Math Doubts

Proof of Derivative of Exponential function by the Limits

The derivative of an exponential function $x$-th power of $a$ with respect to $x$ can be proved by the fundamental definition of the derivatives.

$\dfrac{d}{dx}{\big(a^{\displaystyle x}\big)}$ $\,=\,$ $a^{\displaystyle x} \times \log_{e}{a}$

Let us learn how to derivative the differentiation of the exponential function by the first principle of the derivatives.

Derivative of a function in Limit form

To find the derivative of exponential function $a^{\displaystyle x}$ with respect to $x$, write the derivative of this function in limit form by the definition of the derivative.

$\dfrac{d}{dx}{\, f(x)}$ $\,=\,$ $\displaystyle \large \lim_{\Delta x \,\to\, 0}{\normalsize \dfrac{f(x+\Delta x)-f(x)}{\Delta x}}$

It is simply written in the following form for our convenience.

$\implies$ $\dfrac{d}{dx}{\, f(x)}$ $\,=\,$ $\displaystyle \large \lim_{h \,\to\, 0}{\normalsize \dfrac{f(x+h)-f(x)}{h}}$

Suppose $f{(x)} \,=\, a^{\displaystyle x}$, then $f{(x+h)} \,=\, a^{\displaystyle x+h}$. Now, substitute them in the first principle of the derivative for evaluating the differentiation of the exponential function $a^{\displaystyle x}$ with respect to $x$ in the differential calculus.

$\implies$ $\dfrac{d}{dx}{\, (a^{\displaystyle x})}$ $\,=\,$ $\displaystyle \large \lim_{h \,\to\, 0}{\normalsize \dfrac{a^{\displaystyle x+h}-a^{\displaystyle x}}{h}}$

Simplify the exponential function

It is time to simplify the whole function. Look at the exponential expression in the numerator. It consists of two terms. In both terms, there is a common factor. Firstly, use product rule of exponents with same base to split the first term as a product of two exponential functions.

$=\,\,\,$ $\displaystyle \large \lim_{h \,\to\, 0}{\normalsize \dfrac{a^{\displaystyle x} \times a^{\displaystyle h}-a^{\displaystyle x}}{h}}$

In numerator, $a^{\displaystyle x}$ is a common factor in the both terms of the expression. So, it can be taken out common from them for simplifying this exponential function mathematically in the numerator.

$=\,\,\,$ $\displaystyle \large \lim_{h \,\to\, 0}{\normalsize \dfrac{a^{\displaystyle x}\big(a^{\displaystyle h}-1\big)}{h}}$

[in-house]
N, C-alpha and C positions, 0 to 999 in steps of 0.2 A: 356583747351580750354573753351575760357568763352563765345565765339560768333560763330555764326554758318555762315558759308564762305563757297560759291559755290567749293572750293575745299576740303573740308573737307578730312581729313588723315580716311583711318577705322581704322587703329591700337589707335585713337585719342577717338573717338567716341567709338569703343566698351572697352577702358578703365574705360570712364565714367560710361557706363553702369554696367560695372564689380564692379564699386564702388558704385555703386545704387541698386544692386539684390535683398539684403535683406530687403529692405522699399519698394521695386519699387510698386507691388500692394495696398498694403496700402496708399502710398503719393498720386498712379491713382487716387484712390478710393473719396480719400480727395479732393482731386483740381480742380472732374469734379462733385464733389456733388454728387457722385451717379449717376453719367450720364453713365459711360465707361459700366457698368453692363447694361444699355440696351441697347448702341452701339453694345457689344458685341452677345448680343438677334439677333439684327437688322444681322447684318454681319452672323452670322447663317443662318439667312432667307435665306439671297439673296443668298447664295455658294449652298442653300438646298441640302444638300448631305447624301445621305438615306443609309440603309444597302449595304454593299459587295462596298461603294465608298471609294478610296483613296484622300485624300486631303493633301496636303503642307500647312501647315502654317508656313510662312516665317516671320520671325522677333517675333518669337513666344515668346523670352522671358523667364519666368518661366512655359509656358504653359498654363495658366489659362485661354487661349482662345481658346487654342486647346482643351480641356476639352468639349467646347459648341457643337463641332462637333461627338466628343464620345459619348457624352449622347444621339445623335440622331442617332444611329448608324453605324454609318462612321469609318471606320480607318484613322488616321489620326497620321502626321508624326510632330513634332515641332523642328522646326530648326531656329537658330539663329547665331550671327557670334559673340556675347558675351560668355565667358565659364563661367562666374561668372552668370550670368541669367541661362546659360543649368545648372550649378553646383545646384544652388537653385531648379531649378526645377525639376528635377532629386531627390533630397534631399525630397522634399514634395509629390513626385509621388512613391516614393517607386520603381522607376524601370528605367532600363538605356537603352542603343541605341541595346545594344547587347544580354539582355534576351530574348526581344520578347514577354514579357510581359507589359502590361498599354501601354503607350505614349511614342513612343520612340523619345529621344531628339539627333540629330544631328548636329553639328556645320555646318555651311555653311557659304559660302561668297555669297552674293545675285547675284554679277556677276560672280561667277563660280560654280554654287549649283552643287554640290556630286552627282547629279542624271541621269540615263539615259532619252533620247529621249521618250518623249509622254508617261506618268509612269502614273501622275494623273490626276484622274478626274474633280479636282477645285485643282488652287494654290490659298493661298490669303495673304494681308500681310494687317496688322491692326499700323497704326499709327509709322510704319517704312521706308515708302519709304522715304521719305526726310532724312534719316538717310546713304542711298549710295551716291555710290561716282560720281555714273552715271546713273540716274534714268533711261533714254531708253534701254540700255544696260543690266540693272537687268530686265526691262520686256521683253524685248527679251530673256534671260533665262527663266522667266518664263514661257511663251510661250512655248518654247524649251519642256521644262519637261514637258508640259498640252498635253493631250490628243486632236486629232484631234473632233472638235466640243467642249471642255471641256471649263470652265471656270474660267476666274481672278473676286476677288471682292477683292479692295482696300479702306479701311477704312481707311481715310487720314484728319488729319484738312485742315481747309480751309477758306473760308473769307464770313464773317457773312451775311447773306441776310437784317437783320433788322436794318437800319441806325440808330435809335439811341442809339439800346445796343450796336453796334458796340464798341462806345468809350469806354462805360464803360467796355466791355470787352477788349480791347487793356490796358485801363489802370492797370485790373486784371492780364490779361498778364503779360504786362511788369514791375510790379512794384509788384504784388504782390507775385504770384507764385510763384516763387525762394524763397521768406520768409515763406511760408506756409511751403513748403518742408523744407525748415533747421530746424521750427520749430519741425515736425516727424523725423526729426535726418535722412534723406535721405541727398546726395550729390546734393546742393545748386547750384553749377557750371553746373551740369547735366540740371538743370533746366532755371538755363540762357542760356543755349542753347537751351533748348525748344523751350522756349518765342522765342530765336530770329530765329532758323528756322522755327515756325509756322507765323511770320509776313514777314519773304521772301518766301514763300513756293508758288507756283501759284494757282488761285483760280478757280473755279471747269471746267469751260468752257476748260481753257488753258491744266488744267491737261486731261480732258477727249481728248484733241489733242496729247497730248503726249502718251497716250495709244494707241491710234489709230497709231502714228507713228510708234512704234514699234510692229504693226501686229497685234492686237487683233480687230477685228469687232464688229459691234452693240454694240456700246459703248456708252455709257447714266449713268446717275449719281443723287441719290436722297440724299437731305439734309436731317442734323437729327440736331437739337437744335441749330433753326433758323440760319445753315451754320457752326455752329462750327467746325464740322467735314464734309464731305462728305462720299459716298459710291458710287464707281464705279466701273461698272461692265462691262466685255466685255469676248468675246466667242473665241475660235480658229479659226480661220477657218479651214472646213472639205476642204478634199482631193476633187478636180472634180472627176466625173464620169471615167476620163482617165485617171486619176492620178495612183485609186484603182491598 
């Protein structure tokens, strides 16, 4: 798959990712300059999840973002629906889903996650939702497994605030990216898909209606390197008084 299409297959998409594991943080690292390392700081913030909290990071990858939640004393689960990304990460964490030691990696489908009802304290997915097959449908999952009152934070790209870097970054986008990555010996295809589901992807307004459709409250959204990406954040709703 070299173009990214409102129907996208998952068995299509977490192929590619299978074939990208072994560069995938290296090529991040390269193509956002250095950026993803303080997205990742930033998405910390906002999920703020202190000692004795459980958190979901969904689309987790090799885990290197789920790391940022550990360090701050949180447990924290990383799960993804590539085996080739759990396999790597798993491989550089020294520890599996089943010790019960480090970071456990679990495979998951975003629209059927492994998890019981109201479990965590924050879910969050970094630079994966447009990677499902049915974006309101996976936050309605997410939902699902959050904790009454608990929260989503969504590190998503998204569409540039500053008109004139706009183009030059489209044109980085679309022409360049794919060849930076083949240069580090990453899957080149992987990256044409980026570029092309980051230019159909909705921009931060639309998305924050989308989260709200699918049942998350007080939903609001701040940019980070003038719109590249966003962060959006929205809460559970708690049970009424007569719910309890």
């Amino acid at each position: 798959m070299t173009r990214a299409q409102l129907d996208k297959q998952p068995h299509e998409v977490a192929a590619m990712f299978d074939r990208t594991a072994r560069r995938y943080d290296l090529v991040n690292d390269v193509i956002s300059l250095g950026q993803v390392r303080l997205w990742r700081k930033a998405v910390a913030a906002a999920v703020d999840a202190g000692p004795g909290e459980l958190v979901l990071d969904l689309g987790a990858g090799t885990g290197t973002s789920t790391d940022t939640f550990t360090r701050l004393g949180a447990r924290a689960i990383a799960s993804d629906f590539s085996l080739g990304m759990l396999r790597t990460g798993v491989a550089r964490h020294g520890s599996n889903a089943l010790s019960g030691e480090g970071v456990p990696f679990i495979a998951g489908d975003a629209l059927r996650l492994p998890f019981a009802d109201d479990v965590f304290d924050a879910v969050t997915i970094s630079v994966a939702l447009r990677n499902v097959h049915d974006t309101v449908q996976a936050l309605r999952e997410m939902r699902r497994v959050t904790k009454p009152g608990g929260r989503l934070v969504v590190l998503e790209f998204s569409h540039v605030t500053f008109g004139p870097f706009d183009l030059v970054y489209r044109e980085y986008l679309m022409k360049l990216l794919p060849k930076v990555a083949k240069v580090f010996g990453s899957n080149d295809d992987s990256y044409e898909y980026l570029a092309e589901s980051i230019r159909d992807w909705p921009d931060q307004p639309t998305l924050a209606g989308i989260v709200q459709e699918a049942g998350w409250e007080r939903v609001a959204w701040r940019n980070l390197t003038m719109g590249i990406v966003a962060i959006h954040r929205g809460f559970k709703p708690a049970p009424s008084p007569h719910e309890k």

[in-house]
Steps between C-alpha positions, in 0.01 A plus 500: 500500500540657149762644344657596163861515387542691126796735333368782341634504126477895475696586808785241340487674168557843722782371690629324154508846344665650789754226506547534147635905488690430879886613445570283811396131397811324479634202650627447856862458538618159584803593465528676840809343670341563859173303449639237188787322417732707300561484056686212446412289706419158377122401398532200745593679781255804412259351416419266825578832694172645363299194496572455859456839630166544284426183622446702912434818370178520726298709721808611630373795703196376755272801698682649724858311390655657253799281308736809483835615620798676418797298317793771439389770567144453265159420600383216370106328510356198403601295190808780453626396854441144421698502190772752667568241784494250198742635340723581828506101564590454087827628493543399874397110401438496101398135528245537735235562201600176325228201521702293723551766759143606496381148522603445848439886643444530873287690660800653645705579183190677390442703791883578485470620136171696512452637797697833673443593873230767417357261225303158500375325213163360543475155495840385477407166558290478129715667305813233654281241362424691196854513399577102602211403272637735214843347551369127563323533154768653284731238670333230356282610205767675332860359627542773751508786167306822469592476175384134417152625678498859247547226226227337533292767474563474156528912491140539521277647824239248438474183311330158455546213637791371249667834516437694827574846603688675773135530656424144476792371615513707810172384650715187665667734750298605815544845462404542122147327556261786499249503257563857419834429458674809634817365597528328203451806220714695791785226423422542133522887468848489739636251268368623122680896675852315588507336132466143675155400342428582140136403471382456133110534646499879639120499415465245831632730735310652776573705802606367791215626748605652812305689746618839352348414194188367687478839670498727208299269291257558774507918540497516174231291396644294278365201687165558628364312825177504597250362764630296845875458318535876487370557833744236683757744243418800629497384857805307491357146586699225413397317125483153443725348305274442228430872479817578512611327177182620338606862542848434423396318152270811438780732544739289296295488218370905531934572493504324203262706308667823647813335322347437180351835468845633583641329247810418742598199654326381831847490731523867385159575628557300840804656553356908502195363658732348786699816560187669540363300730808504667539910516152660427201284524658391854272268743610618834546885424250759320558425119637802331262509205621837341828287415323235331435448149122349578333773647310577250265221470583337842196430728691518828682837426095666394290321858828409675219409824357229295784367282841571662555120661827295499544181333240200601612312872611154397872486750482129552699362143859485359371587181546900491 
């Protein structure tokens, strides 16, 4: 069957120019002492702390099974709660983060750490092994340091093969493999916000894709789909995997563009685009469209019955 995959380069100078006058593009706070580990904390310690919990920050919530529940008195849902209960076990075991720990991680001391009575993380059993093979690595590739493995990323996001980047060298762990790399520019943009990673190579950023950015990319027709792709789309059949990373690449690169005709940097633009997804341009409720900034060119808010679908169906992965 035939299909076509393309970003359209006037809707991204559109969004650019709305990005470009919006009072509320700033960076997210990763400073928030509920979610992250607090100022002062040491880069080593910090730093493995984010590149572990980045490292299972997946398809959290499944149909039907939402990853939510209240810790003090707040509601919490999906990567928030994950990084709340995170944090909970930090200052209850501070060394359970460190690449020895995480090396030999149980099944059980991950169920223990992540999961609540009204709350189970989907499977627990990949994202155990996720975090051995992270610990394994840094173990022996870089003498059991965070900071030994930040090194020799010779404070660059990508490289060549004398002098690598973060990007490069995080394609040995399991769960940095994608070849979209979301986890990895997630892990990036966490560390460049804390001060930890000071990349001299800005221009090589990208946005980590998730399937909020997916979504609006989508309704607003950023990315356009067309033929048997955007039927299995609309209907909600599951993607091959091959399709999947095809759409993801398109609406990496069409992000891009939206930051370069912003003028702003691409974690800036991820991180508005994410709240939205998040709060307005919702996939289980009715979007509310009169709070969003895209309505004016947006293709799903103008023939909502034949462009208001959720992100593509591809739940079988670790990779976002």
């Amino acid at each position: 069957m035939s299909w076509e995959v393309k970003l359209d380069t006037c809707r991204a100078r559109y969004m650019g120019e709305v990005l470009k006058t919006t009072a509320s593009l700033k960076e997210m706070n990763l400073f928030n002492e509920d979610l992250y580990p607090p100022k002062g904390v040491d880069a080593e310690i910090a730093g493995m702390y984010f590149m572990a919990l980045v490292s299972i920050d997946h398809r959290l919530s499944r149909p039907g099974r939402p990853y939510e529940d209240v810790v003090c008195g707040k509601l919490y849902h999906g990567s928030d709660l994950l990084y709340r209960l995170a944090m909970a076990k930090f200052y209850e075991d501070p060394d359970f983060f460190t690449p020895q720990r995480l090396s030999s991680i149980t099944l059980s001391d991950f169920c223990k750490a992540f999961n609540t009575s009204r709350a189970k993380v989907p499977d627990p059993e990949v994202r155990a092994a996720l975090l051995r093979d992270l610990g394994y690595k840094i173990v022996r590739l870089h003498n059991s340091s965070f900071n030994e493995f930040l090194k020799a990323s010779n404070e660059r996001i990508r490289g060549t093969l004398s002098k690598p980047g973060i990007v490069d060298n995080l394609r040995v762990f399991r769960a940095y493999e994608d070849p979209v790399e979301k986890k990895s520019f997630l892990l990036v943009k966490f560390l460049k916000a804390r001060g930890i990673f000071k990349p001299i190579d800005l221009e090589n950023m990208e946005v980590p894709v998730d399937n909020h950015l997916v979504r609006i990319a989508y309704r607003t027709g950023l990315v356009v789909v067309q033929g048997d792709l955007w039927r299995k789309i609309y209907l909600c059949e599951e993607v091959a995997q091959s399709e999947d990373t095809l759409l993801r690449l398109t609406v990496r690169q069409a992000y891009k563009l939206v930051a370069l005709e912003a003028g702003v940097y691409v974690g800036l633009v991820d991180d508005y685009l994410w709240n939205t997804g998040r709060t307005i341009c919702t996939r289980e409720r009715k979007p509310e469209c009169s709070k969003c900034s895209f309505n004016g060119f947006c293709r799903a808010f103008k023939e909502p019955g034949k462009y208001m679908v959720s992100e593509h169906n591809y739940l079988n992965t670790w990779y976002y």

The mathematical function can be split as a product of two functions by factorization (or factorisation).

$=\,\,\,$ $\displaystyle \large \lim_{h \,\to\, 0}{\normalsize \bigg(a^{\displaystyle x} \times \dfrac{a^{\displaystyle h}-1}{h}\bigg)}$

Evaluate the Limit of the function

The limit of the function should have to be evaluated when the value of $h$ approaches zero. So, the exponential function $a$ raised to the $x$-th power is a constant. So, it can be taken out from the limit operation as per the constant multiple rule of limits.

$=\,\,\,$ $a^{\displaystyle x}$ $\times$ $\displaystyle \large \lim_{h \,\to\, 0}{\normalsize \dfrac{a^{\displaystyle h}-1}{h}}$

According to the limit rule of exponential function, the limit of $a$ raised to the power of $h$ minus $1$ by $h$ as the value $h$ is closer to zero is equal to natural logarithm of $a$.

$=\,\,\,$ $a^{\displaystyle x}$ $\times$ $\log_{e}{a}$

$\therefore \,\,\,\,\,\,$ $\dfrac{d}{dx}{\,\big(a^{\displaystyle x}\big)} \,=\, a^{\displaystyle x}\log_{e}{a}$

Therefore, it is proved that the derivative of exponential function $a^{\displaystyle x}$ with respect to $x$ is equal to product of the exponential function $a^{\displaystyle x}$ and the natural logarithm of $a$.

Math Questions

The math problems with solutions to learn how to solve a problem.

Learn solutions

Math Worksheets

The math worksheets with answers for your practice with examples.

Practice now

Math Videos

The math videos tutorials with visual graphics to learn every concept.

Watch now

Subscribe us

Get the latest math updates from the Math Doubts by subscribing us.

Learn more

Math Doubts

A free math education service for students to learn every math concept easily, for teachers to teach mathematics understandably and for mathematicians to share their maths researching projects.

Copyright © 2012 - 2023 Math Doubts, All Rights Reserved